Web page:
“As the preceding presentations showed quite clearly, the climate is changing and the impact won’t have a linear correlation with temperature rises,” said Aaron Bennett, chief investment officer of the University Pension Plan, during a session at the Canadian Investment Review’s 2022 Investment Innovation Conference.
This once controversial position underpinned the $11-billion multi-employer defined benefit plan’s climate action plan, which was released in 2022. “The closer we get to this inflection point, the greater the rate of changes in the frequency of extreme weather and temperature events, as well as economic impact.”
The climate action plan is based on four pillars: evaluating climate-related risks and opportunities; investing in a manner that is in line with a transition to a net-zero world; engaging with investee companies; and advocating for public policies that support limiting temperature rises to within 1.5-degrees Celsius.
According to Bennett, the plan addresses risks more broadly than simply setting portfolio-wide targets. “From a sector-level perspective, it’s pretty obvious climate change will have an impact — whether it’s through regulations or through climate disruption — but there’s another really important point to be made here around systemic risk.”
Since pension plans have to produce positive returns that rely on functioning capital markets, he suggested all DB plan sponsors consider environmental, social and governance-related threats to capital markets as risks to be mitigated. “The thing to keep in mind is that greenhouse gases accumulate . . . so we need to think about this as a budget.”
In developing the climate action plan, the UPP began by leveraging one of its secret weapons — its plan members. “We have a very vocal and very articulate stakeholder base — the faculty and staff at universities. They know and care a lot about this. They have a lot of opinions and they’re not afraid of sharing them with us.
One message that was clear from meetings with members was that the UPP should start by taking steps to reduce its portfolio’s carbon footprint. To do that effectively, the team drew from two different sets of ESG accounting guidelines, those from the task force on climate-related financial disclosures and the partnership for carbon accounting financials. “[These standards] provide really good guidance about measuring the absolute intensity of emissions at the security and portfolio levels,” said Bennett.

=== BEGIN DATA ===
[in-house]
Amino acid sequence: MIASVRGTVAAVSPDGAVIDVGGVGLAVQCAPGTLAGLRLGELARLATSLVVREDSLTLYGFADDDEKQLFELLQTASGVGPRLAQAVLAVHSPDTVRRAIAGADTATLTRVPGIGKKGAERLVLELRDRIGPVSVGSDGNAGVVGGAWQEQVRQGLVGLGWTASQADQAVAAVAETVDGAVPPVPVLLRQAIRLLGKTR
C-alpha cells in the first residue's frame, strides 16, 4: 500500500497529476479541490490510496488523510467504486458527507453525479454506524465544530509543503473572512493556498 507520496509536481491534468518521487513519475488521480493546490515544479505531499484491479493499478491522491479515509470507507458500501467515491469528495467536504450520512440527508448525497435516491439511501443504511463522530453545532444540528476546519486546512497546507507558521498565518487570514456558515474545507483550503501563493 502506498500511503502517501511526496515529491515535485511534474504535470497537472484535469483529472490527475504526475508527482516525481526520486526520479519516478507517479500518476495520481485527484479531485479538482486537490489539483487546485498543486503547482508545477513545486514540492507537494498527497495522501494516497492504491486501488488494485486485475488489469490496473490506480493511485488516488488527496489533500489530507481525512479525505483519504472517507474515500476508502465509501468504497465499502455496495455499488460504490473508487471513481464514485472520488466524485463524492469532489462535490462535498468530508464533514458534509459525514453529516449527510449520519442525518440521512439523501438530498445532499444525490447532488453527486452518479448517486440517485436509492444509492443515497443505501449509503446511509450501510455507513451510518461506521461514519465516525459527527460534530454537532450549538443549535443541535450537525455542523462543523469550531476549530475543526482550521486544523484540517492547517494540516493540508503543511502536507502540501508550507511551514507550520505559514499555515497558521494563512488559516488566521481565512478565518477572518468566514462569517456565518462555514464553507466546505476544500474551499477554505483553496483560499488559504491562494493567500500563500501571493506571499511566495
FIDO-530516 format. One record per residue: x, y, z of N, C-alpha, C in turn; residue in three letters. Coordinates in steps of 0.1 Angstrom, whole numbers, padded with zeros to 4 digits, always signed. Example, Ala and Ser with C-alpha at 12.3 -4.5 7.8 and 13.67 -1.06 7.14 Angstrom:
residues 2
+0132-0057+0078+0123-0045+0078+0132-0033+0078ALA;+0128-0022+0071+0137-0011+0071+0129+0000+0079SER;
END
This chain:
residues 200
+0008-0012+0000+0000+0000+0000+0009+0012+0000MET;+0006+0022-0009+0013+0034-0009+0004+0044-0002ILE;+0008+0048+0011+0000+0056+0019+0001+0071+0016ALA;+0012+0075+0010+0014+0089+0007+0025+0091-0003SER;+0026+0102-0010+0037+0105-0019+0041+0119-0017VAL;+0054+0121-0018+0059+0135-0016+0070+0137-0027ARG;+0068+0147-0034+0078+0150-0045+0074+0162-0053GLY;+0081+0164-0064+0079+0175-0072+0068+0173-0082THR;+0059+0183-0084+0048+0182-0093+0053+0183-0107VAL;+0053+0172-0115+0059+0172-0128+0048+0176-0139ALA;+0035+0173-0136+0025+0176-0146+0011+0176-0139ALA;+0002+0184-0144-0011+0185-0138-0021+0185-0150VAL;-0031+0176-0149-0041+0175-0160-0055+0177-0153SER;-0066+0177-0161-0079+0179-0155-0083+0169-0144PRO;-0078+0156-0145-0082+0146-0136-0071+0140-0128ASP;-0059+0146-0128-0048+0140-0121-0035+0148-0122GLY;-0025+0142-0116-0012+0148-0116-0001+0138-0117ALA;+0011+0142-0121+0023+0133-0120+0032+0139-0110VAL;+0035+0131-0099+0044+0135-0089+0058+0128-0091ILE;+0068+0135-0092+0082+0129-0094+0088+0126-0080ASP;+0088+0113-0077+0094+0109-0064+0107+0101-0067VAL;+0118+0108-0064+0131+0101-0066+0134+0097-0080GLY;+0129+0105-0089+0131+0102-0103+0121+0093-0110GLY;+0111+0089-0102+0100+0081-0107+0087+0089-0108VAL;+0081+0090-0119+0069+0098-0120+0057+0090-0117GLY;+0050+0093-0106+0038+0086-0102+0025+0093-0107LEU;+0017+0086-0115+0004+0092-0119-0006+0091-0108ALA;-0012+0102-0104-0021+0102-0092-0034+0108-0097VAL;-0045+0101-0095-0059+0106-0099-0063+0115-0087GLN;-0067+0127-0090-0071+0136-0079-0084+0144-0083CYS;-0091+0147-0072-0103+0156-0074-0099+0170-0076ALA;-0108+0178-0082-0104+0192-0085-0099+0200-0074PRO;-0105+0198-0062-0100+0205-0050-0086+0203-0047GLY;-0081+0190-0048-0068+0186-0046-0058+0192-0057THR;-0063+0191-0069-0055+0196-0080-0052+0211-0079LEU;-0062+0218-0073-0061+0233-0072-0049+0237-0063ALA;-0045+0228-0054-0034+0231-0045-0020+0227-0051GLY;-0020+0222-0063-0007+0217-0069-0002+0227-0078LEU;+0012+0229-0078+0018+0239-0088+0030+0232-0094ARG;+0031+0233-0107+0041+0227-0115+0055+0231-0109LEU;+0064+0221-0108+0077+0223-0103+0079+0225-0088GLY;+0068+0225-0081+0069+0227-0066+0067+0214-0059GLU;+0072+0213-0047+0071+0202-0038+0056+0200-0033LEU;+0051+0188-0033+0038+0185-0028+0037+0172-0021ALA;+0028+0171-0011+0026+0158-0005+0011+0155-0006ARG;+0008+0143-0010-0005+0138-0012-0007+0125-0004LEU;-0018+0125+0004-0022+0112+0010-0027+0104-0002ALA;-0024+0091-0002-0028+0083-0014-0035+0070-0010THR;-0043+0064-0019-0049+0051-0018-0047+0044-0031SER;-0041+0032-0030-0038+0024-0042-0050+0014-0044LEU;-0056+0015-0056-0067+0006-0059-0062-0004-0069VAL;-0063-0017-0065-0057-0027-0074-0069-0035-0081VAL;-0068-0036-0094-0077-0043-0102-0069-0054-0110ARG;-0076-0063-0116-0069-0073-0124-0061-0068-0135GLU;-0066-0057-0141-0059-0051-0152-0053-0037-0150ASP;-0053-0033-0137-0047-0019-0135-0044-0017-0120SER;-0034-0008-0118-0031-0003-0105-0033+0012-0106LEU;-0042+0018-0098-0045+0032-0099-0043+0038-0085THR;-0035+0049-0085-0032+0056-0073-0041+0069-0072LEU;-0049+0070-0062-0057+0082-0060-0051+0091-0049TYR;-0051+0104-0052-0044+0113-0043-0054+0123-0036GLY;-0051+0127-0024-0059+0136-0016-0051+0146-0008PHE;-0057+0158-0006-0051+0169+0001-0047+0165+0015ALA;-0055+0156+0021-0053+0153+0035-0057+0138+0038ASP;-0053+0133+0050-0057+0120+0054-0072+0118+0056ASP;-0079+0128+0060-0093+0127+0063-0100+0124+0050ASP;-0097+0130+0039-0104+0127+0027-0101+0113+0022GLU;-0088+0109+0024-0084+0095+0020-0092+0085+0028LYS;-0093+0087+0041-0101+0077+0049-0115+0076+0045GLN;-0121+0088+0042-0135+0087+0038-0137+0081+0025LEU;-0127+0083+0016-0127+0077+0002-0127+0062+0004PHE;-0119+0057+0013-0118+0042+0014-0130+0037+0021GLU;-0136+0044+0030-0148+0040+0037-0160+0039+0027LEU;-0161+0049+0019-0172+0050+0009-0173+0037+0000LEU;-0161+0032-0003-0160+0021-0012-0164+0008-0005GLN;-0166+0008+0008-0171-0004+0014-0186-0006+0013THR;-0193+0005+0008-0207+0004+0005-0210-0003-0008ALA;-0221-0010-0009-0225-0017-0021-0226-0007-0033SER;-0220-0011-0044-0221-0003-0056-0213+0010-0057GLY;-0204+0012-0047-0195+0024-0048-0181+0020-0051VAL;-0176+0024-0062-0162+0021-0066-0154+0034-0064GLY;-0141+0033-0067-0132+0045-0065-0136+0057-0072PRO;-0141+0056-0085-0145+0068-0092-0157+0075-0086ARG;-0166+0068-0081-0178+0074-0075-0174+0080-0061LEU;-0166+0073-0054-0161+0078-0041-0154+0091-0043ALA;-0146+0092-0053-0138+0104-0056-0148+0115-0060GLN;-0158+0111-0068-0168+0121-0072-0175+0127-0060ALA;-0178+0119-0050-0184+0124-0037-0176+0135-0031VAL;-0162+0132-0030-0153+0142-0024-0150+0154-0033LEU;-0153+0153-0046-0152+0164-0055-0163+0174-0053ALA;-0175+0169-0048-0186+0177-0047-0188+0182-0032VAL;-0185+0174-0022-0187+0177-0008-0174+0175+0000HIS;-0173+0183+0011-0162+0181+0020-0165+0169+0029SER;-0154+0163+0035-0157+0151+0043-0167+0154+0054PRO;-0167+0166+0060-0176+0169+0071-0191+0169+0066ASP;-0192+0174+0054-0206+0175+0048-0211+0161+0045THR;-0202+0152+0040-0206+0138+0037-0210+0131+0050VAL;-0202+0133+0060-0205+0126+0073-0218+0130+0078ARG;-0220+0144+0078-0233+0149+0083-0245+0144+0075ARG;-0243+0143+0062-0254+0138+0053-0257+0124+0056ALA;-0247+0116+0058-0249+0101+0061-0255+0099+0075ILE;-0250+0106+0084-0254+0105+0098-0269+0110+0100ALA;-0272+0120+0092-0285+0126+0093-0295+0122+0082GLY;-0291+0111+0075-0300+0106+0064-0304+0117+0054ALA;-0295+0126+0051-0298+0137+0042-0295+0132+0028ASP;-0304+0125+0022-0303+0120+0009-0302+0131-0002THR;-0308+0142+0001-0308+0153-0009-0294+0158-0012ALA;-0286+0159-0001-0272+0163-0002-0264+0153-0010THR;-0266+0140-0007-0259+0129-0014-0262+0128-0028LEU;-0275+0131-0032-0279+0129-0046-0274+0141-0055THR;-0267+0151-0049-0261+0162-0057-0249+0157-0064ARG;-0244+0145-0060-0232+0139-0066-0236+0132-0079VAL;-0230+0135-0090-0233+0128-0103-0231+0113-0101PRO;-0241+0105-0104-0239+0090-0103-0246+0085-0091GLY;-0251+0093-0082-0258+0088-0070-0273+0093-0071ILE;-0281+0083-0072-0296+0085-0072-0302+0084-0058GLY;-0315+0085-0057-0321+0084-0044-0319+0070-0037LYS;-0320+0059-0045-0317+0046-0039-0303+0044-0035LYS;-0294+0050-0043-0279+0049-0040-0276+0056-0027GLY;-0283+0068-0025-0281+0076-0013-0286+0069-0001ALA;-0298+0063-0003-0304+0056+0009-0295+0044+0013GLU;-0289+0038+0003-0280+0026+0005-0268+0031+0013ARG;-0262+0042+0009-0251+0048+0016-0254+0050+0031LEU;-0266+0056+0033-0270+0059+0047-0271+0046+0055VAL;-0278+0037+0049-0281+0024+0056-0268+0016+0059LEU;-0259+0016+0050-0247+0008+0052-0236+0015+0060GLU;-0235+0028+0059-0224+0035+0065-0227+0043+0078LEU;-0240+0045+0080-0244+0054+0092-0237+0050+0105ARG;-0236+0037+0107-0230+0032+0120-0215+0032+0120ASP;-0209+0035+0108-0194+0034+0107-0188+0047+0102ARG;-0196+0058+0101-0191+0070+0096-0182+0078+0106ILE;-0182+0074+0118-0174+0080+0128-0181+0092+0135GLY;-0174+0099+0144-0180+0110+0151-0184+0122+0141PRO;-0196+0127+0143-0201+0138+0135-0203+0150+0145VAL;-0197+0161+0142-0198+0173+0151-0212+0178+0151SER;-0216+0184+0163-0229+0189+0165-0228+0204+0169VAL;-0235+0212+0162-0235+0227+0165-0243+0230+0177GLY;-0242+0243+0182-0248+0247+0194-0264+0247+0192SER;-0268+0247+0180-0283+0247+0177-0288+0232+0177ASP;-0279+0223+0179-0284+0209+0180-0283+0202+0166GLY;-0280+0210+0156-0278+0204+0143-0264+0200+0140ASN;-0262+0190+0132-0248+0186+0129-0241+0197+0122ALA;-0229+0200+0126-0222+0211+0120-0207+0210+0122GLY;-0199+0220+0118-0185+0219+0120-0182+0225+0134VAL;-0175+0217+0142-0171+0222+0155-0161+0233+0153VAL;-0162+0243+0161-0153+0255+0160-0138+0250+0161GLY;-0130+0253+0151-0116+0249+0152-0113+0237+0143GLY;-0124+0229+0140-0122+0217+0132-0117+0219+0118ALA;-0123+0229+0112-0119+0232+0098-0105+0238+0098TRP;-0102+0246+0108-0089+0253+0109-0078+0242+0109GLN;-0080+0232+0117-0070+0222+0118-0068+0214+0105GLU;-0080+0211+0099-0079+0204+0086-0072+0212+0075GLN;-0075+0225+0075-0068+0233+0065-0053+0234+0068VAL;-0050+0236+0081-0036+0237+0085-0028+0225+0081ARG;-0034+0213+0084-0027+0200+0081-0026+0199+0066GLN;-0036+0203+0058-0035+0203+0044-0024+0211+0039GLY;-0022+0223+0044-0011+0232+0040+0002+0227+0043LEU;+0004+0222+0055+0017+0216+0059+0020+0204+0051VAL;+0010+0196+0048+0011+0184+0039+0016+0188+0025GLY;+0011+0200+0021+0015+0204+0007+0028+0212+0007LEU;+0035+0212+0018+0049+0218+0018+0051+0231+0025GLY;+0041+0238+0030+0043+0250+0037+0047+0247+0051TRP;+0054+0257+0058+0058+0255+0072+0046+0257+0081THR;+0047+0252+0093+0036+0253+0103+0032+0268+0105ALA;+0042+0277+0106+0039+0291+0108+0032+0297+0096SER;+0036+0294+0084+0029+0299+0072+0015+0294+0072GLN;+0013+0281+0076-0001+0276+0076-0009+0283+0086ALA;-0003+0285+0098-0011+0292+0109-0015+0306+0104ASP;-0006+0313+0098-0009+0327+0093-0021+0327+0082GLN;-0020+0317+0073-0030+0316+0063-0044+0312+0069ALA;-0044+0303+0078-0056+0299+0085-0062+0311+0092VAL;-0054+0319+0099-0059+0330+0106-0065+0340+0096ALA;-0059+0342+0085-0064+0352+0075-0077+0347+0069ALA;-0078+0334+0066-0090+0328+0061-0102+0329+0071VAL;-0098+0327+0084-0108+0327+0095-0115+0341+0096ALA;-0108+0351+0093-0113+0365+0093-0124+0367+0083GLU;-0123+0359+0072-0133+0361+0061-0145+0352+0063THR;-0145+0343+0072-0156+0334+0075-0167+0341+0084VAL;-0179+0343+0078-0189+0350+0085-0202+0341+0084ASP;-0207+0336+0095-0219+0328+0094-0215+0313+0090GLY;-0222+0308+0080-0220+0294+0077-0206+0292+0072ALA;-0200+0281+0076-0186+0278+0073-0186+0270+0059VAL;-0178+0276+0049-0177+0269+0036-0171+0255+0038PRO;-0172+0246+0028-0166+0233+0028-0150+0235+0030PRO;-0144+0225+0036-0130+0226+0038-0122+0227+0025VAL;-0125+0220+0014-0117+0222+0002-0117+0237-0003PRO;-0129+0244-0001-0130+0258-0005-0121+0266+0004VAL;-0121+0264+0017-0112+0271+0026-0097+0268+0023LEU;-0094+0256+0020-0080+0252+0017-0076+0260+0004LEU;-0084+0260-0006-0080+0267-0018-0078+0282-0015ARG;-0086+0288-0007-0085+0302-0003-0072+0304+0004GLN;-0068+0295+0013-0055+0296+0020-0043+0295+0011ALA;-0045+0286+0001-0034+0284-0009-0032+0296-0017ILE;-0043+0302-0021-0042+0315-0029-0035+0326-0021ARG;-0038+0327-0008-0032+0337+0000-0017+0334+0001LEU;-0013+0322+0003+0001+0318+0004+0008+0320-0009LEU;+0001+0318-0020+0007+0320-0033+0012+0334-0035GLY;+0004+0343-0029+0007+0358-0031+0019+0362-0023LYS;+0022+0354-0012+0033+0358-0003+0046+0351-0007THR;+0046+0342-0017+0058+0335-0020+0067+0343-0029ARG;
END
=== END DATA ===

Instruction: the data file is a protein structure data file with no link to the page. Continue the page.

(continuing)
Integrating the standards into the investment process proved difficult because they relied on non-financial disclosures from companies, he noted. “The data isn’t audited in the same way that earnings reports are, but it’s representative and can be very useful. . . . You’ve got to figure out how to work with messy data and to develop the analytical tools to invest — but, ultimately, this is an opportunity.”
The UPP soon found that the problems — and opportunities — associated with the limited amount of ESG data available to investors was more significant in its private market portfolio. In some cases, the investment team used public market proxies to make educated assumptions about the carbon intensity of its private assets. “You can get to something that isn’t perfect but is definitely representative.”
While many public sector DB plans in Canada have made commitments to ensuring portfolios are carbon-neutral by 2050, the UPP committed to reaching this target a decade earlier. To achieve this, it established several interim commitments. By 2025, it plans to reduce its overall emissions to 84.5 per cent of its 2021 baseline level. By 2030, it’s aiming to reach 60 per cent.
“This is a commitment,” said Bennett. “We don’t know how we’re going to get there . . . but we do recognize that we need to. This seems like the right direction and we’ll update the plan as we go along.”